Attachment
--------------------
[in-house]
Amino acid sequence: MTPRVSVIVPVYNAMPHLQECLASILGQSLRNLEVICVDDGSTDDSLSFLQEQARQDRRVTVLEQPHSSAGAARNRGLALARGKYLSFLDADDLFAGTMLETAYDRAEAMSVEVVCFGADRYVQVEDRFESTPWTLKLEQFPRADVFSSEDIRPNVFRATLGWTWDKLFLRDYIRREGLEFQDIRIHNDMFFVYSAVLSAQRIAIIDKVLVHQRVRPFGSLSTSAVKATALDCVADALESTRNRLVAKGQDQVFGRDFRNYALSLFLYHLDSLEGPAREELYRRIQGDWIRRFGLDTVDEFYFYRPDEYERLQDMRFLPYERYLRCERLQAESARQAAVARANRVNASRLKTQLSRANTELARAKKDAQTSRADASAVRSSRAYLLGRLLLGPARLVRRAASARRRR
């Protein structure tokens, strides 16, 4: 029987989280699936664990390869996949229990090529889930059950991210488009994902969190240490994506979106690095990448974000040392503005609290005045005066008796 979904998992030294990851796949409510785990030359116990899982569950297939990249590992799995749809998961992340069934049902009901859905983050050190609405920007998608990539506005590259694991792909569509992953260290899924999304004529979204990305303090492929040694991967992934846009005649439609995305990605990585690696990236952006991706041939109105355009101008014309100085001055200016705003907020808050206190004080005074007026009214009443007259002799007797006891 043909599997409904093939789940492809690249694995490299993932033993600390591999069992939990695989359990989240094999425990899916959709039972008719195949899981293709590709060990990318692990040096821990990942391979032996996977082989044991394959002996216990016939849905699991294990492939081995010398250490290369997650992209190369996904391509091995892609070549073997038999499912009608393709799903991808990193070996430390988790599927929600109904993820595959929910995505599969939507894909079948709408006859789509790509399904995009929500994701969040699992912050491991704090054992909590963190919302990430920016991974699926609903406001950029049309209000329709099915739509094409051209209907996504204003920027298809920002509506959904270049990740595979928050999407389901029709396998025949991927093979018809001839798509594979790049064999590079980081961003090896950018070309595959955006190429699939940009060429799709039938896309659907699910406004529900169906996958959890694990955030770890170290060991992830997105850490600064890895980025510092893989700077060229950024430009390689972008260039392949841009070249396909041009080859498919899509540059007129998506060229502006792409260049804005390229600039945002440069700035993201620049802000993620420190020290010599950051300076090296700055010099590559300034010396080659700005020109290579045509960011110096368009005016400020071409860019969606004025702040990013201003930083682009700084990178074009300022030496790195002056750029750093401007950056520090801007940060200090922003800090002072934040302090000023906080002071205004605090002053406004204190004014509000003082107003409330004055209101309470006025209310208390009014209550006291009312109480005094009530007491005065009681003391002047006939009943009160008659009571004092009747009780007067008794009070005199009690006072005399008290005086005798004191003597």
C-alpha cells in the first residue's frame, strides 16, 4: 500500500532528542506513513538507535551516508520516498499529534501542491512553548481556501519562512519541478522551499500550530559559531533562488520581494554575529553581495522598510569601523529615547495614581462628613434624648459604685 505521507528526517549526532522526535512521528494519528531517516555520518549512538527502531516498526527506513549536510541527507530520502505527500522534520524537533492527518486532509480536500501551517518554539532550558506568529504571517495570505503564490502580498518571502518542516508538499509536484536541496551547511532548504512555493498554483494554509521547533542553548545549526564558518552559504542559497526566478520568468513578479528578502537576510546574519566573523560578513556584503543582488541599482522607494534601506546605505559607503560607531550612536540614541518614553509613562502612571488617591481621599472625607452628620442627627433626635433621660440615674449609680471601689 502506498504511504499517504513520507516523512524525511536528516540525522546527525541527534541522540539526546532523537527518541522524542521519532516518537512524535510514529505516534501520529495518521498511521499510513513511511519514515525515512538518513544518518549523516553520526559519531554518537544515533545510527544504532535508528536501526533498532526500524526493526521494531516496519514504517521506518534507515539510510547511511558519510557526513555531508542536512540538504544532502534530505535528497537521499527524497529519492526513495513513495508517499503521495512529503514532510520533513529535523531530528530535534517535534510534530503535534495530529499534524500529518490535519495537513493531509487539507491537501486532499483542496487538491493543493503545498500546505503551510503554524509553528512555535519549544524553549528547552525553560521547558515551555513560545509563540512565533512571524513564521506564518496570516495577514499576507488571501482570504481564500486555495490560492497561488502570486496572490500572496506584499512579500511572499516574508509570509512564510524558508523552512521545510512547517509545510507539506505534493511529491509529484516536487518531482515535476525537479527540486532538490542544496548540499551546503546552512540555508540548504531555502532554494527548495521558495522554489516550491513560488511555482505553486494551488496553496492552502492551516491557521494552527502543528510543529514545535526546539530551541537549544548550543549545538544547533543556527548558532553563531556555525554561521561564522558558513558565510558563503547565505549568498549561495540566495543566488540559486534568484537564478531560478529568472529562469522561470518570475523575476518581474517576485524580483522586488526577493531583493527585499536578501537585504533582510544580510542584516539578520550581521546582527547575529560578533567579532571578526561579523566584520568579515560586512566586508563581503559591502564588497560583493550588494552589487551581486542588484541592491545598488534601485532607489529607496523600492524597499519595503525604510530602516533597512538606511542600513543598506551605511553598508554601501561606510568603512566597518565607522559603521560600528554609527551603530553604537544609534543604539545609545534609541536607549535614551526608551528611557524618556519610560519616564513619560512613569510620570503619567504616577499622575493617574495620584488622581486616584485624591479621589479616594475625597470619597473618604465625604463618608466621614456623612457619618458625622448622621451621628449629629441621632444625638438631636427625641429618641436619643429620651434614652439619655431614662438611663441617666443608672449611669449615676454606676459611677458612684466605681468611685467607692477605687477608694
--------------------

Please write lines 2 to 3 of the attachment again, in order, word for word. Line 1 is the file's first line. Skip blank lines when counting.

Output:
Amino acid sequence: MTPRVSVIVPVYNAMPHLQECLASILGQSLRNLEVICVDDGSTDDSLSFLQEQARQDRRVTVLEQPHSSAGAARNRGLALARGKYLSFLDADDLFAGTMLETAYDRAEAMSVEVVCFGADRYVQVEDRFESTPWTLKLEQFPRADVFSSEDIRPNVFRATLGWTWDKLFLRDYIRREGLEFQDIRIHNDMFFVYSAVLSAQRIAIIDKVLVHQRVRPFGSLSTSAVKATALDCVADALESTRNRLVAKGQDQVFGRDFRNYALSLFLYHLDSLEGPAREELYRRIQGDWIRRFGLDTVDEFYFYRPDEYERLQDMRFLPYERYLRCERLQAESARQAAVARANRVNASRLKTQLSRANTELARAKKDAQTSRADASAVRSSRAYLLGRLLLGPARLVRRAASARRRR
């Protein structure tokens, strides 16, 4: 029987989280699936664990390869996949229990090529889930059950991210488009994902969190240490994506979106690095990448974000040392503005609290005045005066008796 979904998992030294990851796949409510785990030359116990899982569950297939990249590992799995749809998961992340069934049902009901859905983050050190609405920007998608990539506005590259694991792909569509992953260290899924999304004529979204990305303090492929040694991967992934846009005649439609995305990605990585690696990236952006991706041939109105355009101008014309100085001055200016705003907020808050206190004080005074007026009214009443007259002799007797006891 043909599997409904093939789940492809690249694995490299993932033993600390591999069992939990695989359990989240094999425990899916959709039972008719195949899981293709590709060990990318692990040096821990990942391979032996996977082989044991394959002996216990016939849905699991294990492939081995010398250490290369997650992209190369996904391509091995892609070549073997038999499912009608393709799903991808990193070996430390988790599927929600109904993820595959929910995505599969939507894909079948709408006859789509790509399904995009929500994701969040699992912050491991704090054992909590963190919302990430920016991974699926609903406001950029049309209000329709099915739509094409051209209907996504204003920027298809920002509506959904270049990740595979928050999407389901029709396998025949991927093979018809001839798509594979790049064999590079980081961003090896950018070309595959955006190429699939940009060429799709039938896309659907699910406004529900169906996958959890694990955030770890170290060991992830997105850490600064890895980025510092893989700077060229950024430009390689972008260039392949841009070249396909041009080859498919899509540059007129998506060229502006792409260049804005390229600039945002440069700035993201620049802000993620420190020290010599950051300076090296700055010099590559300034010396080659700005020109290579045509960011110096368009005016400020071409860019969606004025702040990013201003930083682009700084990178074009300022030496790195002056750029750093401007950056520090801007940060200090922003800090002072934040302090000023906080002071205004605090002053406004204190004014509000003082107003409330004055209101309470006025209310208390009014209550006291009312109480005094009530007491005065009681003391002047006939009943009160008659009571004092009747009780007067008794009070005199009690006072005399008290005086005798004191003597």